Are you a SWE or not? You can't have it both ways.
Apple, Google, Intel, Adobe, Intuit, Pixar and Lucasfilm are going to court as reported by Wired. Check out that article for context if you haven't heard about it.
I'm going to make a prediction with this post: only people literally employed as software engineers (SWEs) in some exacting timeframe will be included in the class. The companies involved will do everything they can to limit the extent of the class and thus the penalties if they are found responsible or guilty (or whatever the wording is for this kind of thing).
This means if you were working in a position like SRE (site reliability engineering) which they have steadfastly claimed is a mix of software engineering and system administration, they will probably use that as a way to say "those people do not count".
They will try to have their cake and eat it too, by having claimed that "there is no difference in those ladders" in the past, and then turning around and saying "oh, they are totally different" when it's time to pay out.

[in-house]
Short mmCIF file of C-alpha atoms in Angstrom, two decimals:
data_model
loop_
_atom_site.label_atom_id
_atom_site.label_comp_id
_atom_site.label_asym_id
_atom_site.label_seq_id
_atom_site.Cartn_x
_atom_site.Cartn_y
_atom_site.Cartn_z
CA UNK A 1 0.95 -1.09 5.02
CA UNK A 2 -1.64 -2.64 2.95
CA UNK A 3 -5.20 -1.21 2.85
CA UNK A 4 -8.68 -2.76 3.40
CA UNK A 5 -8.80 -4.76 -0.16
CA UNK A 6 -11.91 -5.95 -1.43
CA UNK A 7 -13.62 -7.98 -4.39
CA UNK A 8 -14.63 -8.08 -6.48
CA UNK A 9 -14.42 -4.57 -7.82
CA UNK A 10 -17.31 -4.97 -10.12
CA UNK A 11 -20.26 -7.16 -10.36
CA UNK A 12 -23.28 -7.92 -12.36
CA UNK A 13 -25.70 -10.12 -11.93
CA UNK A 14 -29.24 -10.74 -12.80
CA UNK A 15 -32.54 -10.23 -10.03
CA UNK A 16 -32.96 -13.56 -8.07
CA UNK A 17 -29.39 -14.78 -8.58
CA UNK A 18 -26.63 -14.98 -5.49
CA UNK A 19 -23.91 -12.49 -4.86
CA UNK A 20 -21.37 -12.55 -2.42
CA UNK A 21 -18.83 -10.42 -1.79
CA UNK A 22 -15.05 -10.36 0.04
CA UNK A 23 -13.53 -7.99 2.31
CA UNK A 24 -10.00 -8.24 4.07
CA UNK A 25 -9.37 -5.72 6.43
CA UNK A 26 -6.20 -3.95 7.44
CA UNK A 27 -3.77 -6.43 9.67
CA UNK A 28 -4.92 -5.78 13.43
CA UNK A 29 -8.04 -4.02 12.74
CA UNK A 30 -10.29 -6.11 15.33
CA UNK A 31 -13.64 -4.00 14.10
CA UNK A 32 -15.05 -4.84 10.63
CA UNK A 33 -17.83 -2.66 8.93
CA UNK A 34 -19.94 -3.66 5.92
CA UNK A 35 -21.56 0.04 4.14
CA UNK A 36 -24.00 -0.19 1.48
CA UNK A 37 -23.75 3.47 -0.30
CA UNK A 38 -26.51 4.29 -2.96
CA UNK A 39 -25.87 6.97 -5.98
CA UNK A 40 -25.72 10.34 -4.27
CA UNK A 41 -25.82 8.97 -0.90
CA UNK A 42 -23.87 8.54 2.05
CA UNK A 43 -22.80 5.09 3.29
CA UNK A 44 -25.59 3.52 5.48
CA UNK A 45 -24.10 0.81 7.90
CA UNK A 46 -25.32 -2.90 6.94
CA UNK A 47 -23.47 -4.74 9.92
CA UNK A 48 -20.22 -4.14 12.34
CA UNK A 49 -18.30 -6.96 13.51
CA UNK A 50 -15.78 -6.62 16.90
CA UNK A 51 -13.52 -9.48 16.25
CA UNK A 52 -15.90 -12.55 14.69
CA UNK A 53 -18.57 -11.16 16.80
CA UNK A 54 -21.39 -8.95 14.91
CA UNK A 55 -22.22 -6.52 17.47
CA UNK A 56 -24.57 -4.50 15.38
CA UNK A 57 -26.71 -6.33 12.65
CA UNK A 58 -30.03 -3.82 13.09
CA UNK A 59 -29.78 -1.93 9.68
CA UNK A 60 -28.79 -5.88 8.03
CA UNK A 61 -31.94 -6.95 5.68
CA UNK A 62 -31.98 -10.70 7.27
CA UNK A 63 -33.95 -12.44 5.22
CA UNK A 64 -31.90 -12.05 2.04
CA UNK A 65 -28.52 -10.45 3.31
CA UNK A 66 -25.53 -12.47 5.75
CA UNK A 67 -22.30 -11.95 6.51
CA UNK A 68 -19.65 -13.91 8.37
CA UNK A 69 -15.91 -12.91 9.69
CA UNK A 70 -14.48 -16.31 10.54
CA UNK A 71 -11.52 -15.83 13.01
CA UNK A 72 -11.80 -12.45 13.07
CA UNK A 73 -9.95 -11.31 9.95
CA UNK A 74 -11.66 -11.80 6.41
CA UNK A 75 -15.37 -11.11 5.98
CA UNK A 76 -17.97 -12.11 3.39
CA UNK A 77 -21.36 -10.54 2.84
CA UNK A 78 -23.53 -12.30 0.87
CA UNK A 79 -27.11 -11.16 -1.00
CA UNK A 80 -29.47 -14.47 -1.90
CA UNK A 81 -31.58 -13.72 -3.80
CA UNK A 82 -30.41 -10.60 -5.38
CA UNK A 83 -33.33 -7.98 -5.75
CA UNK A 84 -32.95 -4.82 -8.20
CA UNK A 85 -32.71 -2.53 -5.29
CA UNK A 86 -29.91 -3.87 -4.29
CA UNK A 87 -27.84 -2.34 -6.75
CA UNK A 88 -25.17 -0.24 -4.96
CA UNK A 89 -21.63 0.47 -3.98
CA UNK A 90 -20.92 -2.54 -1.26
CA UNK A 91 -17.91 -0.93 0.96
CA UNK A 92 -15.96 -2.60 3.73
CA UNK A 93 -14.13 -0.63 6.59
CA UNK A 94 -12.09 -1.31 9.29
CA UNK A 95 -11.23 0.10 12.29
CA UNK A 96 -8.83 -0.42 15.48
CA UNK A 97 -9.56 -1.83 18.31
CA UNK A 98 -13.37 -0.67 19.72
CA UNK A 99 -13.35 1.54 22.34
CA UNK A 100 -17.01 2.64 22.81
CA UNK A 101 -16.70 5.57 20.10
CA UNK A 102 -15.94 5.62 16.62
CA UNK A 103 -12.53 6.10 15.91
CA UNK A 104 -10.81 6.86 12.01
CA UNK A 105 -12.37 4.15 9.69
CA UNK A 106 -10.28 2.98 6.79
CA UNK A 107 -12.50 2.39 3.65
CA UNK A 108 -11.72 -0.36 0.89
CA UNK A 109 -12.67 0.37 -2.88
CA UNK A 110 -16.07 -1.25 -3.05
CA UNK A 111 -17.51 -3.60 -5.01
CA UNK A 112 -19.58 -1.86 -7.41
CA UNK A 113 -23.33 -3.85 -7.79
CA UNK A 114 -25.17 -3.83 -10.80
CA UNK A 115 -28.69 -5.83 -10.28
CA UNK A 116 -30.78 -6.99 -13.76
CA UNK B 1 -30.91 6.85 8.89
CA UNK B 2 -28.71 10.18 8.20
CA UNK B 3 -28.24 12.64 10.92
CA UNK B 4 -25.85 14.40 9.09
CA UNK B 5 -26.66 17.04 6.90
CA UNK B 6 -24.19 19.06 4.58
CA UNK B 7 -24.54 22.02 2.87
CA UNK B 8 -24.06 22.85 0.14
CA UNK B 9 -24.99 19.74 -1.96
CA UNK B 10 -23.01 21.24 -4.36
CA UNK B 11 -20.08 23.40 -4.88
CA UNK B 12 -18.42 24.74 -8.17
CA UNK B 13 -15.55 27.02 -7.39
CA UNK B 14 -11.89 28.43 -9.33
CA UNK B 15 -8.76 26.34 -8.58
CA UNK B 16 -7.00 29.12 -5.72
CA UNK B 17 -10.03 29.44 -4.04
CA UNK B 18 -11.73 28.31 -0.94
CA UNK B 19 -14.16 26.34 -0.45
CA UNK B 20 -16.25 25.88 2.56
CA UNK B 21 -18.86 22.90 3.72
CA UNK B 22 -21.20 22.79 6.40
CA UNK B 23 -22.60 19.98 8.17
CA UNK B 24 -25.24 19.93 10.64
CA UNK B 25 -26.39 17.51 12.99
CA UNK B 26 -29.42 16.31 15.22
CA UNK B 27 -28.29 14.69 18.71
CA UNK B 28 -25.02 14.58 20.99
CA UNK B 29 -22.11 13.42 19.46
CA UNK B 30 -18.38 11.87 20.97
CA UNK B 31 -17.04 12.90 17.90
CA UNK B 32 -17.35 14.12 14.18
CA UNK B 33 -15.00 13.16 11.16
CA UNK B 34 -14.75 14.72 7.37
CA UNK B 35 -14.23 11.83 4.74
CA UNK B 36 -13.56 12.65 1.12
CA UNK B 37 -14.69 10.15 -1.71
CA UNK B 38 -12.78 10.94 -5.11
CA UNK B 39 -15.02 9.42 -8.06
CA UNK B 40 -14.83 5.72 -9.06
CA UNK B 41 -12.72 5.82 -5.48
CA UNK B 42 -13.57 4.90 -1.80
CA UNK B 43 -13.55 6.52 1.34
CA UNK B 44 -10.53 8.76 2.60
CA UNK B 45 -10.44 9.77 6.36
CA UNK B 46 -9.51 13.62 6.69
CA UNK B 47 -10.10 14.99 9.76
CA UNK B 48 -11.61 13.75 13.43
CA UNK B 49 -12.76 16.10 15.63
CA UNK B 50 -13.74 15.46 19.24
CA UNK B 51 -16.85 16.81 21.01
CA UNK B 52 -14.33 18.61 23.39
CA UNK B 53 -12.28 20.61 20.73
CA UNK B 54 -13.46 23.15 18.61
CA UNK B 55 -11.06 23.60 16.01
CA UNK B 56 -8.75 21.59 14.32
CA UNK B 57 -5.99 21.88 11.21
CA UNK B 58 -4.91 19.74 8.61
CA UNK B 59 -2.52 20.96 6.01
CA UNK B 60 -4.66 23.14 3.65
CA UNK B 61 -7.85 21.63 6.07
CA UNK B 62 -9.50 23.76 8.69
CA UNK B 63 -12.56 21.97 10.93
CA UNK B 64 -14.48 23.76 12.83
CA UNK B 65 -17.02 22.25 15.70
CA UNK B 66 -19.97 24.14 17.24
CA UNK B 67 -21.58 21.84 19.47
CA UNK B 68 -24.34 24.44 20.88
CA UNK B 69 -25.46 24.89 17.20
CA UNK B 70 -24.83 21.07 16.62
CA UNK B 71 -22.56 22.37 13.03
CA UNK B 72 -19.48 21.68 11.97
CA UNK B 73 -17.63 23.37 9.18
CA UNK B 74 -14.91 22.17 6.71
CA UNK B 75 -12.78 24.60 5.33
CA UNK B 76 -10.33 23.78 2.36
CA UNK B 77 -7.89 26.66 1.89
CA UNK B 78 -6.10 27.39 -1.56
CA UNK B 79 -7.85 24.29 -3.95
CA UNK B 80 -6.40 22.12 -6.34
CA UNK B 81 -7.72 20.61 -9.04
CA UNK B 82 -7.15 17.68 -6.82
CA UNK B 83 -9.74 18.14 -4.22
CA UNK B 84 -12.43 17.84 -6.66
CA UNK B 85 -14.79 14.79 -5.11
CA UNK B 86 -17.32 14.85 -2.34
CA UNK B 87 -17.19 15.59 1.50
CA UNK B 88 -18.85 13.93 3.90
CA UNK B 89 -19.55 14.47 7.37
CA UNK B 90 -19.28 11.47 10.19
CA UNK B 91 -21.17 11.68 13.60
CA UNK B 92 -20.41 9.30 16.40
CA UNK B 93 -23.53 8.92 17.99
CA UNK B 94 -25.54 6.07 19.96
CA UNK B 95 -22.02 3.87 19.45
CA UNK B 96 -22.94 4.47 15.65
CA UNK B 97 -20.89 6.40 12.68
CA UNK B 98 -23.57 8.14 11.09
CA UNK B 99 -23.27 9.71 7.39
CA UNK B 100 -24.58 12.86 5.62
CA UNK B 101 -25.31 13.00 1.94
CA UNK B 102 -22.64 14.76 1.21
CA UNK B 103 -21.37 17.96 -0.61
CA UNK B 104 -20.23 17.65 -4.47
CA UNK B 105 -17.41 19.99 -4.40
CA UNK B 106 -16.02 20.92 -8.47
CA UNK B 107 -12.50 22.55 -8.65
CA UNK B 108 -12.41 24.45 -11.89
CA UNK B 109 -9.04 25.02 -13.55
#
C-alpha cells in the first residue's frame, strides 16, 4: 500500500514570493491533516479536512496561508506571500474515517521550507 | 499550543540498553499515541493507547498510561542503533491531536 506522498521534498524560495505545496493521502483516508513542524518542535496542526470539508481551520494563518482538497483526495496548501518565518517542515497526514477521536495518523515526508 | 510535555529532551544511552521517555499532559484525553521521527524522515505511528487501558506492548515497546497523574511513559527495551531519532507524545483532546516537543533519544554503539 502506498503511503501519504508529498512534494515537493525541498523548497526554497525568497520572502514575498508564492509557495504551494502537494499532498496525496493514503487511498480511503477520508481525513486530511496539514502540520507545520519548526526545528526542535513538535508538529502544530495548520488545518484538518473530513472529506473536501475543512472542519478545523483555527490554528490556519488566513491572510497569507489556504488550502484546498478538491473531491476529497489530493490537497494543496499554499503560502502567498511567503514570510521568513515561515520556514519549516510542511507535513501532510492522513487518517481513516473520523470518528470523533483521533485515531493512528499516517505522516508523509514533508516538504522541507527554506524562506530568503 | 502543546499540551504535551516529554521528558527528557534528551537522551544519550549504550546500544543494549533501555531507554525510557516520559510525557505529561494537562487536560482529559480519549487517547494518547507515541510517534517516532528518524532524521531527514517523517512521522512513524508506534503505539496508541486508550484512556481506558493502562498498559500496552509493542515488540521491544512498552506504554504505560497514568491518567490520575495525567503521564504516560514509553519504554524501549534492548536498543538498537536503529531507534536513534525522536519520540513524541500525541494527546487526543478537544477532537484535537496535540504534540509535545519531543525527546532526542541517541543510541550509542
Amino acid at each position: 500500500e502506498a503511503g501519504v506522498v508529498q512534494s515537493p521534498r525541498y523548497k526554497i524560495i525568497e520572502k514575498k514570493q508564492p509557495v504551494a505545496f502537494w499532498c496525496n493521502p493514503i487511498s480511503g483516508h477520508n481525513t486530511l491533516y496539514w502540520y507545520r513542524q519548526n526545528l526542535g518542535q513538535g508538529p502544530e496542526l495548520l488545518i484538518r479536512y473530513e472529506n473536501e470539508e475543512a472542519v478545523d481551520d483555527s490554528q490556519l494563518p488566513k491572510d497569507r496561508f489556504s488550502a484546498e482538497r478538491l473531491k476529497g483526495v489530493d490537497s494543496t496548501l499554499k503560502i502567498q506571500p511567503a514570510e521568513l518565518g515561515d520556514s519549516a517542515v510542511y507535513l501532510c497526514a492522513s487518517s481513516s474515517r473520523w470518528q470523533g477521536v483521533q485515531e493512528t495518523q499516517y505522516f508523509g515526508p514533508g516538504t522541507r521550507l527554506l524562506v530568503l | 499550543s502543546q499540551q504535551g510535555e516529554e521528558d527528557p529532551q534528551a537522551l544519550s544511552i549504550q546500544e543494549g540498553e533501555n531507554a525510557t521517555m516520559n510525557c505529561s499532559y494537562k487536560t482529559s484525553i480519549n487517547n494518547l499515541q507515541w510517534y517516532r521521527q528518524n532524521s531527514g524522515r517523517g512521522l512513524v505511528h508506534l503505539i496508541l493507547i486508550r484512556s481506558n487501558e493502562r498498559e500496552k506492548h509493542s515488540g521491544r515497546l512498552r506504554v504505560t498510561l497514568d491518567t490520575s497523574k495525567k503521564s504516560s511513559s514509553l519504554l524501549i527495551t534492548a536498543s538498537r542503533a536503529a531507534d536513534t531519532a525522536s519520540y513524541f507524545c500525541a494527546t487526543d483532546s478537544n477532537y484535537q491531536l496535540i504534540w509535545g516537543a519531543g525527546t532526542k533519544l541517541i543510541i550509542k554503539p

I bet the "software engineers in test" (SETs) who have been hired in significant numbers over the past couple of years will also be left out in the cold. They'll probably claim that the "in test" somehow meant they weren't affected by anything which happened. Never mind the fact that a bunch of these people were basically brought on to do SWE work, and the SET designation was just a way to underpay them and/or get around more-stringent hiring requirements for SWEs.
I think some of these companies are going to learn the true meaning of "duck typing" when it comes to hiring and employment practices.
If you're one of these pseudo-SWE types, pay attention to this case as it goes forward. Your company may make some interesting claims about what you supposedly do every day. If it turns out to be false, do something about it.